Self-Regulation and Information Exchange in Groups
September 2010 - open-end
German Research Foundation (DFG)
Organizations usually rely on groups to make relevant decisions. In order to reach high-quality decisions and to positively affect organizational success, teams must take advantage of all their potential resources. Therefore, the information available to individual group members needs to be exchanged properly.
However, research on group decisions demonstrated that groups mostly fail to achieve their maximum performance level and that group decisions often fall below the quality of individual decisions. Therefore, this study aims at identifying conditions that facilitate information exchange within group discussions and increase group performance.
The core concept of this research project is self-regulatory focus (Higgins, 1997). Regulatory focus theory distinguishes between two motivational systems: a focus on ideals and potential gains driven by eagerness needs (promotion focus), and a focus on obligations and potential losses driven by security needs (prevention focus). While information is processed fast and inaccurately in a promotion focus, e.g., errors are often overlooked or taken for granted, a prevention focus is associated with slow and more accurate information processing. Hence, it can be assumed that self-regulatory focus should also affect information exchange within groups.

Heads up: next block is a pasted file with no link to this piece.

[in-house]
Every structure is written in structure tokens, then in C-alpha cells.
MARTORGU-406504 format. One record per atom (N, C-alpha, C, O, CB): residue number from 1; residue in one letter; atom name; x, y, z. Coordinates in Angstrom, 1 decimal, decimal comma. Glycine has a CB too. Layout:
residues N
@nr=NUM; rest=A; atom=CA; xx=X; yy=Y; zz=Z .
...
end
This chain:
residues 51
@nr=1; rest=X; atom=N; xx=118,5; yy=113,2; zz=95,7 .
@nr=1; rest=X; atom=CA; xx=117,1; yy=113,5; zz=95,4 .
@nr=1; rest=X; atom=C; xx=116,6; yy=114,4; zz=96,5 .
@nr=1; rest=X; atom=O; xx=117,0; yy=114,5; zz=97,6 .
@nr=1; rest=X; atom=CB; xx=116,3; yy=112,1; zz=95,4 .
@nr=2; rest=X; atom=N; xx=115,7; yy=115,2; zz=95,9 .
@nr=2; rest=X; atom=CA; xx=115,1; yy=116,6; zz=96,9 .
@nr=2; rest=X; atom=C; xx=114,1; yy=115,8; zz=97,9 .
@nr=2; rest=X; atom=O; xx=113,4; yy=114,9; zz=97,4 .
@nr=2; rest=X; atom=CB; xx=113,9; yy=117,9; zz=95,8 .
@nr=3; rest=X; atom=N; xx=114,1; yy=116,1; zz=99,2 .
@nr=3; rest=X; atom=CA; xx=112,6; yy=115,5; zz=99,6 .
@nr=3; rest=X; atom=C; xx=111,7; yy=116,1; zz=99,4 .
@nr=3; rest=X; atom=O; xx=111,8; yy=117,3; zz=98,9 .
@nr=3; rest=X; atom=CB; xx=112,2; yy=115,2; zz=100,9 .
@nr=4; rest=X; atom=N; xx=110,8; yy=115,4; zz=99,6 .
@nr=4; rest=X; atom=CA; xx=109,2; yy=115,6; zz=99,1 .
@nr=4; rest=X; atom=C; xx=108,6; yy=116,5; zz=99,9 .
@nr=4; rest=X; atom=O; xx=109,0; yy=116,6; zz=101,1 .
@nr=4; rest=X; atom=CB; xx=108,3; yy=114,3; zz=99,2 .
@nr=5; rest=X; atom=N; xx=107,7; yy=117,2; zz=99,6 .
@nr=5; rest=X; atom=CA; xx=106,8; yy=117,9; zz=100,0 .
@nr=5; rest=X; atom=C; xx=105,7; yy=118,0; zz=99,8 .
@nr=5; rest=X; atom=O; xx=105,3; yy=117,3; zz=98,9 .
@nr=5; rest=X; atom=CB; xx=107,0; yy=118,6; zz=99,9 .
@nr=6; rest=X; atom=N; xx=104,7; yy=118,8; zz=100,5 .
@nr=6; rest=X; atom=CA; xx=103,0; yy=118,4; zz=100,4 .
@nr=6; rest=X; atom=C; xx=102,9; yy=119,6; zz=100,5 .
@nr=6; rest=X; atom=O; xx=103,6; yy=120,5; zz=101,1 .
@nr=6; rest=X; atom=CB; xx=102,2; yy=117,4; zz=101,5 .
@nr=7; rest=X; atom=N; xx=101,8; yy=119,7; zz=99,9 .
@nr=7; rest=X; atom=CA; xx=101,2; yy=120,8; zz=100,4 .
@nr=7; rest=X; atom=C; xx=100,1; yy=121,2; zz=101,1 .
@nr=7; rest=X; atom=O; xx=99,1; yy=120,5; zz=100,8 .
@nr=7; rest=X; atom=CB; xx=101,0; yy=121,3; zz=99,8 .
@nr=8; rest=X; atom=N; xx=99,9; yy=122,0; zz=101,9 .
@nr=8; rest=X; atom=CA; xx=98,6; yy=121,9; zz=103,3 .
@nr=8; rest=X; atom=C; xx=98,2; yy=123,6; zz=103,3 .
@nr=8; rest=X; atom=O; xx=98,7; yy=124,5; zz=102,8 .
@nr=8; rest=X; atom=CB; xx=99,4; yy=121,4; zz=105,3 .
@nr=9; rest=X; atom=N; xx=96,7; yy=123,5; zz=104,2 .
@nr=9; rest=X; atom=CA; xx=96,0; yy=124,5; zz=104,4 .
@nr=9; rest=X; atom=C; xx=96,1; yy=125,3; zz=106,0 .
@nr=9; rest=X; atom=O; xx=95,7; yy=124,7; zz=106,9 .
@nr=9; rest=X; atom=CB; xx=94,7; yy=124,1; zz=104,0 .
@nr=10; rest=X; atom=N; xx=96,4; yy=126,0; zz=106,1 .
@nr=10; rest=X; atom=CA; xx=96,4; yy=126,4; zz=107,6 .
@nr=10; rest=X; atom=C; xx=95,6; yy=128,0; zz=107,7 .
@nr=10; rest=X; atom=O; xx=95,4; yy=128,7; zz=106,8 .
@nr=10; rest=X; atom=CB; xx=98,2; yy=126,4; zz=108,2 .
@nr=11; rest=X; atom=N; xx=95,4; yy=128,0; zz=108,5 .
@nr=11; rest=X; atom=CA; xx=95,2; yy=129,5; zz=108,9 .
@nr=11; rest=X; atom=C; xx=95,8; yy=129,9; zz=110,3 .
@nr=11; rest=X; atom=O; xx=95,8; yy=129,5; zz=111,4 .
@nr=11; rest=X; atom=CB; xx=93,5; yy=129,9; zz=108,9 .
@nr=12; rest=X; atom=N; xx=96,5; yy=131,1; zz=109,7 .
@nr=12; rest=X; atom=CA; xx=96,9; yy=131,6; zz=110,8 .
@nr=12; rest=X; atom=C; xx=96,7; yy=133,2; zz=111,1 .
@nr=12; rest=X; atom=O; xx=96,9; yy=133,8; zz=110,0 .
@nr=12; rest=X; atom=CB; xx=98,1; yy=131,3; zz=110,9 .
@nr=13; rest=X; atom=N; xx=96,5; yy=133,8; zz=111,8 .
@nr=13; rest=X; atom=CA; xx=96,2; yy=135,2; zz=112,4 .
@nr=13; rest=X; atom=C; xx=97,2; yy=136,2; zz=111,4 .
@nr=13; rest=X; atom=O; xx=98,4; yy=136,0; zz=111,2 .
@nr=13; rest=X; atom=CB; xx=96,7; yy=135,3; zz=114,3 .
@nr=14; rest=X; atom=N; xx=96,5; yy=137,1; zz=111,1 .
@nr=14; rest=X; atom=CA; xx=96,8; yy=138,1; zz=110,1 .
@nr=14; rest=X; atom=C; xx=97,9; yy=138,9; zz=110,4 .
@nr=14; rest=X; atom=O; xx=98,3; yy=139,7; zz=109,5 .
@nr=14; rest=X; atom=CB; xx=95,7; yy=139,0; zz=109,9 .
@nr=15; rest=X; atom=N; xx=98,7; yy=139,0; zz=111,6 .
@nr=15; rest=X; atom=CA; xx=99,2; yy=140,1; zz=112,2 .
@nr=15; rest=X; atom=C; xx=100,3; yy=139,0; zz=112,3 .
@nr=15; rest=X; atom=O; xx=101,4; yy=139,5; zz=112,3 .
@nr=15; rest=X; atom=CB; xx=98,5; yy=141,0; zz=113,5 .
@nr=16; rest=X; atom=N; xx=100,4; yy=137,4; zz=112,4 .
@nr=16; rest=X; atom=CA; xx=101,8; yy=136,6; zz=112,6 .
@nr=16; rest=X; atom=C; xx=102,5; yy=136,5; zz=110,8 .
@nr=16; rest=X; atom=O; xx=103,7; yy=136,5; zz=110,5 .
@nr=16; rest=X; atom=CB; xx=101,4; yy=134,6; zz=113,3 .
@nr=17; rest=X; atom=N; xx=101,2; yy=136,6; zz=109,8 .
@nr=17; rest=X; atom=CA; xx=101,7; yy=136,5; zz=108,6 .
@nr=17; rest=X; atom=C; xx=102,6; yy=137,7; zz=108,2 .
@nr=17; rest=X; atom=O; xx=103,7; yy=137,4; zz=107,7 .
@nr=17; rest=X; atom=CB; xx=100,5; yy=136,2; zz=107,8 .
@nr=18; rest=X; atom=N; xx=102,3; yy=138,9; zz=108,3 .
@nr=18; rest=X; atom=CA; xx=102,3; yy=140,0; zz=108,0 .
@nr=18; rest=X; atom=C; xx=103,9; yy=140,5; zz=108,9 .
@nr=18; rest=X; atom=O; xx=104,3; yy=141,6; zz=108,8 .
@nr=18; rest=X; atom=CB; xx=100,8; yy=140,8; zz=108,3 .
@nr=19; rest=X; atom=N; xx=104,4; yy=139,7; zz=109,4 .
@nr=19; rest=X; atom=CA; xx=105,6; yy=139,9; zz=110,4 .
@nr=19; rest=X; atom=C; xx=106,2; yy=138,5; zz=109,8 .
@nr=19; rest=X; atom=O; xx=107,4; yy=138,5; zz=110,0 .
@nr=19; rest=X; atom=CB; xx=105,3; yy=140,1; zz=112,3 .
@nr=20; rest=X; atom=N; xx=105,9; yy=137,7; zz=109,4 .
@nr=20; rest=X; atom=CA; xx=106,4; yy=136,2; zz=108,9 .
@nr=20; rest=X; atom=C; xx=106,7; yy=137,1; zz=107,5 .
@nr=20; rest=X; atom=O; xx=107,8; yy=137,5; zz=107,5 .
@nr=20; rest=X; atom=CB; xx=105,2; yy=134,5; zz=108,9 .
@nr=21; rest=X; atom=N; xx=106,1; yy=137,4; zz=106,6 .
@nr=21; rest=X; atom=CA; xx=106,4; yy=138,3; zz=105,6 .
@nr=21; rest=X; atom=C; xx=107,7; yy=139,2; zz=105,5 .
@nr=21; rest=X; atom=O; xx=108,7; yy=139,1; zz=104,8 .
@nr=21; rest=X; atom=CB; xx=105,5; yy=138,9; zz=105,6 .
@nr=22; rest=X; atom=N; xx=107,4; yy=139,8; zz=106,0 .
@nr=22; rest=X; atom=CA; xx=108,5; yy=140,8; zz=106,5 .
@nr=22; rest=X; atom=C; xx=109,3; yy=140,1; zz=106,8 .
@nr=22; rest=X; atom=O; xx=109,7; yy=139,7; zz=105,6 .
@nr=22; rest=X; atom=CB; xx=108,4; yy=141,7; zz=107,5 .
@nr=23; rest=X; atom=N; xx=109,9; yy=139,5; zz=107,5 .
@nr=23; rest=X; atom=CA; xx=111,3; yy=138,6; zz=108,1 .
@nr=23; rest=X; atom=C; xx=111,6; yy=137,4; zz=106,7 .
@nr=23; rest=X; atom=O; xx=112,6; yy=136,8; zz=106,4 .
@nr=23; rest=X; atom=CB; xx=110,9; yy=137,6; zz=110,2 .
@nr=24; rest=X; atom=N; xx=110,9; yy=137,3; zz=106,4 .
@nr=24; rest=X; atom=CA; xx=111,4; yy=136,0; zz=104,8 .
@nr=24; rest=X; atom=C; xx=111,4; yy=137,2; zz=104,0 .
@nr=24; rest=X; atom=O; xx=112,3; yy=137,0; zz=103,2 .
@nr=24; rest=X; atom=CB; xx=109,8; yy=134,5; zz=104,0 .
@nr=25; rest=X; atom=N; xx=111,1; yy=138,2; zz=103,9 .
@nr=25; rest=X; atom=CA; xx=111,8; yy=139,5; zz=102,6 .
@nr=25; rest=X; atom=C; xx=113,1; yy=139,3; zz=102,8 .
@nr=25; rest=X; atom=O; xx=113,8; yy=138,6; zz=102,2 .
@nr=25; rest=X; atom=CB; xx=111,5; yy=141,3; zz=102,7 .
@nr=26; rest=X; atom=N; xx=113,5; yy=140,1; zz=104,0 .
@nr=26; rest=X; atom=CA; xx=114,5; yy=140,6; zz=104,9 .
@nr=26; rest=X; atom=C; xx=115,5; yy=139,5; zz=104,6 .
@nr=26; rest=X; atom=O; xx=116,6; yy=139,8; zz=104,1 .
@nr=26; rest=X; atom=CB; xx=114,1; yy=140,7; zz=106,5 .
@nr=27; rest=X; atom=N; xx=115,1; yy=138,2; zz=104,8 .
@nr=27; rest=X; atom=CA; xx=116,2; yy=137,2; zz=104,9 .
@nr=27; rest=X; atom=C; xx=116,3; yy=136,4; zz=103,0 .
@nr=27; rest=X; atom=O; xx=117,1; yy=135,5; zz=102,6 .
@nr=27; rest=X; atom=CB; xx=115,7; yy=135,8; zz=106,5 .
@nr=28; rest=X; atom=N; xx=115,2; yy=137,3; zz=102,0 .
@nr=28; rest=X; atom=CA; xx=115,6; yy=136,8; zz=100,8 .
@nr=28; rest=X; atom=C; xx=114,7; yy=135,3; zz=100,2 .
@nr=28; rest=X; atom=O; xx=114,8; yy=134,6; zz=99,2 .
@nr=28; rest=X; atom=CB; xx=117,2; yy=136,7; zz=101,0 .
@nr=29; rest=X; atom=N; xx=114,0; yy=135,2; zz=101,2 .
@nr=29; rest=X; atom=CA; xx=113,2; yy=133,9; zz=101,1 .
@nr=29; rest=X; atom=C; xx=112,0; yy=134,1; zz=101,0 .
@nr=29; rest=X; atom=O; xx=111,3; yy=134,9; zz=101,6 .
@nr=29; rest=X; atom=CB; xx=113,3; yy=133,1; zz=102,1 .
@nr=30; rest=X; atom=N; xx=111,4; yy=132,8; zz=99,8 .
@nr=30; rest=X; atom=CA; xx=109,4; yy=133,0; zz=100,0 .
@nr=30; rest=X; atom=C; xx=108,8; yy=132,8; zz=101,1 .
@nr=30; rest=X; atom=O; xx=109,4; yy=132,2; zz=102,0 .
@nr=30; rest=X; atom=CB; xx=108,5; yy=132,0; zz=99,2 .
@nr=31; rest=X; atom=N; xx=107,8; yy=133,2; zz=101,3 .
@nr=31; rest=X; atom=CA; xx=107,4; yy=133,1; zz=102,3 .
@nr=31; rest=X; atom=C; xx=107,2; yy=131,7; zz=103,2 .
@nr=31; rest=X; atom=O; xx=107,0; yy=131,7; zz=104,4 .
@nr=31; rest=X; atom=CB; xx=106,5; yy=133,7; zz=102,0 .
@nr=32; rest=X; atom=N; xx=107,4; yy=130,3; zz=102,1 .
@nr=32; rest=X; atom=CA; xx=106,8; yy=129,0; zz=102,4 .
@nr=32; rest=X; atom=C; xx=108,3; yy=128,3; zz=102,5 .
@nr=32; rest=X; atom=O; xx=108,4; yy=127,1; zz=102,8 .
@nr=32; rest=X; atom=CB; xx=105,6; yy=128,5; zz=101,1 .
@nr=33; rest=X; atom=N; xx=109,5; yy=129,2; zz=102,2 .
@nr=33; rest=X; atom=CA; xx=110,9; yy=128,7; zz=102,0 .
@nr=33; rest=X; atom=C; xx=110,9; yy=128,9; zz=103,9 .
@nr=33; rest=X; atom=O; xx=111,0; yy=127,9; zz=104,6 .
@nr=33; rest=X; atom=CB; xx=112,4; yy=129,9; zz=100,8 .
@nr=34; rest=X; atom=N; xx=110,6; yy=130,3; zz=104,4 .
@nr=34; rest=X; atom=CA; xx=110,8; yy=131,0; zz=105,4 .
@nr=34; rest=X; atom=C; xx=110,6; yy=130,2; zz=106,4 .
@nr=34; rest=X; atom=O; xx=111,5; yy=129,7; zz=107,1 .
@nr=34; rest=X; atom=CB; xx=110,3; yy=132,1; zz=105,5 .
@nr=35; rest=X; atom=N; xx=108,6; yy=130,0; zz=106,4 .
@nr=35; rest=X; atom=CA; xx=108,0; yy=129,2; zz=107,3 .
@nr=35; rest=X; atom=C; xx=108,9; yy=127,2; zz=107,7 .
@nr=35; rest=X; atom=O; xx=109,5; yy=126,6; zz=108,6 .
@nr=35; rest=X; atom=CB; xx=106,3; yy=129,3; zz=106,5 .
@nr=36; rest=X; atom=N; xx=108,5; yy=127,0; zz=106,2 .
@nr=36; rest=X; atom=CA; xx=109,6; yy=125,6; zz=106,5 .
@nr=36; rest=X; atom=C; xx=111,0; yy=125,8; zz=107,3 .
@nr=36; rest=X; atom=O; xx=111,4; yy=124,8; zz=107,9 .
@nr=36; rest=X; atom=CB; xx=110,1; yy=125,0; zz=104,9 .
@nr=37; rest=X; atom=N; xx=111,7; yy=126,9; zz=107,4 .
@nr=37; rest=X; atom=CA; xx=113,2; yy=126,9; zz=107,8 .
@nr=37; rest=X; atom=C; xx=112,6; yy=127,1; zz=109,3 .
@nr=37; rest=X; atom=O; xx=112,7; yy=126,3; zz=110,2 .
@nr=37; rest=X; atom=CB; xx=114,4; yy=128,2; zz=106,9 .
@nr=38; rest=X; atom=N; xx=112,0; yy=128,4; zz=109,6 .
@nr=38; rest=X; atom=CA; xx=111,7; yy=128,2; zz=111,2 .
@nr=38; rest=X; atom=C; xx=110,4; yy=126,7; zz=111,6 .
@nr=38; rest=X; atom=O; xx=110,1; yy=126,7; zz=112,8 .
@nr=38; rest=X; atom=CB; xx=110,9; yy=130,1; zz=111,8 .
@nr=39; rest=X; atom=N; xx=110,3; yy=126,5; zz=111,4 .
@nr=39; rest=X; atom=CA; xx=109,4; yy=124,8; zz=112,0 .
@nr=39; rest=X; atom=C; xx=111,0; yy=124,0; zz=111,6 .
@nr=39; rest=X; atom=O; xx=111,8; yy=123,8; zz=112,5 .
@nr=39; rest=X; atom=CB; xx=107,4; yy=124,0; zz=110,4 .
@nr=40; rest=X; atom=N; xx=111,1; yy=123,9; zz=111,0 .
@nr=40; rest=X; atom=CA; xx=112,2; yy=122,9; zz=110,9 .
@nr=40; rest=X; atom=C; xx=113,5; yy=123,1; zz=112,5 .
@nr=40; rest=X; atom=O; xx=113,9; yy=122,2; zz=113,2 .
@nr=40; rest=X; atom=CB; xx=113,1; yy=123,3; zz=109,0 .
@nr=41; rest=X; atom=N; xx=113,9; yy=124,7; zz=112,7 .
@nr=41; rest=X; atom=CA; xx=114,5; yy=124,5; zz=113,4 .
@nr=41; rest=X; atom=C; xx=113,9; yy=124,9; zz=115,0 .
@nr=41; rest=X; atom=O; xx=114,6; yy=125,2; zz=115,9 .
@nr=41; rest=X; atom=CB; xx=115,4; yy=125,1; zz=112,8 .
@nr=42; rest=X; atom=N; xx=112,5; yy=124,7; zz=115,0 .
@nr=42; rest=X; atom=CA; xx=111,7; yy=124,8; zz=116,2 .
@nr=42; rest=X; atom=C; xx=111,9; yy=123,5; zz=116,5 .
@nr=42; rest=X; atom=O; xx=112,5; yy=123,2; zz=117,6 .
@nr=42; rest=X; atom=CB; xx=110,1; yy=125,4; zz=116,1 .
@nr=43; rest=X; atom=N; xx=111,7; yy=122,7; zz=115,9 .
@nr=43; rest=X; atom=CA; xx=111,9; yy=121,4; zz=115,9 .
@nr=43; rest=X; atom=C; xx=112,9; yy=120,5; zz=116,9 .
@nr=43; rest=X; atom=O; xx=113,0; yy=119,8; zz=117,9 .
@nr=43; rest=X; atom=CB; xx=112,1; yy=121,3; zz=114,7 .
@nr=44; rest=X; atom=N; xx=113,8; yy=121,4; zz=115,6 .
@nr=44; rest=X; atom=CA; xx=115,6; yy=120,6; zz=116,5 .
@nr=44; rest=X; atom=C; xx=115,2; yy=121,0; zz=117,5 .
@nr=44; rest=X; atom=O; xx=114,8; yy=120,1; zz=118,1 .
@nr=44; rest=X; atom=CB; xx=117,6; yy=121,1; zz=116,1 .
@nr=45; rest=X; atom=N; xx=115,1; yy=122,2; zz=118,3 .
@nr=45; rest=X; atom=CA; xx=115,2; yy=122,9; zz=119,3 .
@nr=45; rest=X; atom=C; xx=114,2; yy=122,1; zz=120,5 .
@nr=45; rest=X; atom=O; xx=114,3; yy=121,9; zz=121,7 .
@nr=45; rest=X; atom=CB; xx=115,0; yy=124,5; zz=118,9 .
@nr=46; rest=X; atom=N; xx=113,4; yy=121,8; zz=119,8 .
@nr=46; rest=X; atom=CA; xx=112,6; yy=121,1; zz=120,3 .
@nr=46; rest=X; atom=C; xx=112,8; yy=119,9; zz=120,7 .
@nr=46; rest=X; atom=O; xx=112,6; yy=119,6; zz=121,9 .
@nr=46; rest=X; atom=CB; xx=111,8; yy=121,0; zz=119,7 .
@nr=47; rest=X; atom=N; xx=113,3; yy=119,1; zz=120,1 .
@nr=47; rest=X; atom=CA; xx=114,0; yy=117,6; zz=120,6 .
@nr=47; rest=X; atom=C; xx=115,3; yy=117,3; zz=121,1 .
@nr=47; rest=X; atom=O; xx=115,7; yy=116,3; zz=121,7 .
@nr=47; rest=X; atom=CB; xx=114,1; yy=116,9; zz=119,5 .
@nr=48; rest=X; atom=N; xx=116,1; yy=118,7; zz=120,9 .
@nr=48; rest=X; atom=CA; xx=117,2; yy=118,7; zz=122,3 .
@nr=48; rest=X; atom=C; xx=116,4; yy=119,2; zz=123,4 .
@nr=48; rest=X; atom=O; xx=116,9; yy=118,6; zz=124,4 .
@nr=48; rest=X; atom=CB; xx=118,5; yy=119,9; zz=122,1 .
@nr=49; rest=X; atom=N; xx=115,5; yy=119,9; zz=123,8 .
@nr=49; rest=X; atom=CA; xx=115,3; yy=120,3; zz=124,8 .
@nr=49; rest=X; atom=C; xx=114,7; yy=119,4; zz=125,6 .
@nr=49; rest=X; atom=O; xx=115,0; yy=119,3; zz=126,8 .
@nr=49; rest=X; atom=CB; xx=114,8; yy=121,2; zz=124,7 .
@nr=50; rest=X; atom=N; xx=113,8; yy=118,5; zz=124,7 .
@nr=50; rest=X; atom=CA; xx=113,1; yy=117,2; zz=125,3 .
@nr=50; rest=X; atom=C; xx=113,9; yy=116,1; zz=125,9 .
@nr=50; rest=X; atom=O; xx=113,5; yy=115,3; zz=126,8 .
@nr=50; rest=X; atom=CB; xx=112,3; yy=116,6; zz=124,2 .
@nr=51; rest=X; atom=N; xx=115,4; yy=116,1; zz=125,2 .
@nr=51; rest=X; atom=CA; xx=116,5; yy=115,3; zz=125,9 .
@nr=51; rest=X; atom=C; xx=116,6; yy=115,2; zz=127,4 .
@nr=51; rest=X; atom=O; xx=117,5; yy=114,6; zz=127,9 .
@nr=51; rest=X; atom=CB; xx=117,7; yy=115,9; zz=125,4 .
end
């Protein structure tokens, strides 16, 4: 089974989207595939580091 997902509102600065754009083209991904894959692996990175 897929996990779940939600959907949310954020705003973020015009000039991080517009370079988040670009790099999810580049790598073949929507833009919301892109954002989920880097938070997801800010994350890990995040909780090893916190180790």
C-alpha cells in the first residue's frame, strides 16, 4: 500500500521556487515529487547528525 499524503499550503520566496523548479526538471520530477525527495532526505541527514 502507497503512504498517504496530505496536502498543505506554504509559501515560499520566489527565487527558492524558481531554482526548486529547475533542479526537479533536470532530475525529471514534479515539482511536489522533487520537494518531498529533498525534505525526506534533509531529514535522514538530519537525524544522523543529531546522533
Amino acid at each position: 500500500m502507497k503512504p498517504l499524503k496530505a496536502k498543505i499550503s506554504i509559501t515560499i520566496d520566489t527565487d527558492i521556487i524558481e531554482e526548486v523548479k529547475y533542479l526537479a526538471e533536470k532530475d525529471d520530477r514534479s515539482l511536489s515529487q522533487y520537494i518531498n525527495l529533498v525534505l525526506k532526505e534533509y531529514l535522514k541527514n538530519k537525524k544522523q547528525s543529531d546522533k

The project also studies the impact of goal setting and motivation as well as information exchange via modern communication technologies. In the process, groups are examined in laboratory as well as field settings.